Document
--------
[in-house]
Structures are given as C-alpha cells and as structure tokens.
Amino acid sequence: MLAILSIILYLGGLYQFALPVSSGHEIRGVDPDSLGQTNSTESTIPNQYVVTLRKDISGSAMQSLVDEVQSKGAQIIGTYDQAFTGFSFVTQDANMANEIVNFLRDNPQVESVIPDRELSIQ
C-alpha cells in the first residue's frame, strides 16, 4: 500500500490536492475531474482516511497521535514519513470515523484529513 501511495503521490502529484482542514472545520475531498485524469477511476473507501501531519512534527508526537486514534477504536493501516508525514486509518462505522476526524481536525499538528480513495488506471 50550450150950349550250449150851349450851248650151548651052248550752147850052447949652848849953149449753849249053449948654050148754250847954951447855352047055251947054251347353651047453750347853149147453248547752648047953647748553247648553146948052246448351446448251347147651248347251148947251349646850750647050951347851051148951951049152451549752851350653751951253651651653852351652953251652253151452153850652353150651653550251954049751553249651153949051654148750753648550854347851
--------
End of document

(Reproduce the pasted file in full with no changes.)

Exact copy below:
[in-house]
Structures are given as C-alpha cells and as structure tokens.
Amino acid sequence: MLAILSIILYLGGLYQFALPVSSGHEIRGVDPDSLGQTNSTESTIPNQYVVTLRKDISGSAMQSLVDEVQSKGAQIIGTYDQAFTGFSFVTQDANMANEIVNFLRDNPQVESVIPDRELSIQ
C-alpha cells in the first residue's frame, strides 16, 4: 500500500490536492475531474482516511497521535514519513470515523484529513 501511495503521490502529484482542514472545520475531498485524469477511476473507501501531519512534527508526537486514534477504536493501516508525514486509518462505522476526524481536525499538528480513495488506471 50550450150950349550250449150851349450851248650151548651052248550752147850052447949652848849953149449753849249053449948654050148754250847954951447855352047055251947054251347353651047453750347853149147453248547752648047953647748553247648553146948052246448351446448251347147651248347251148947251349646850750647050951347851051148951951049152451549752851350653751951253651651653852351652953251652253151452153850652353150651653550251954049751553249651153949051654148750753648550854347851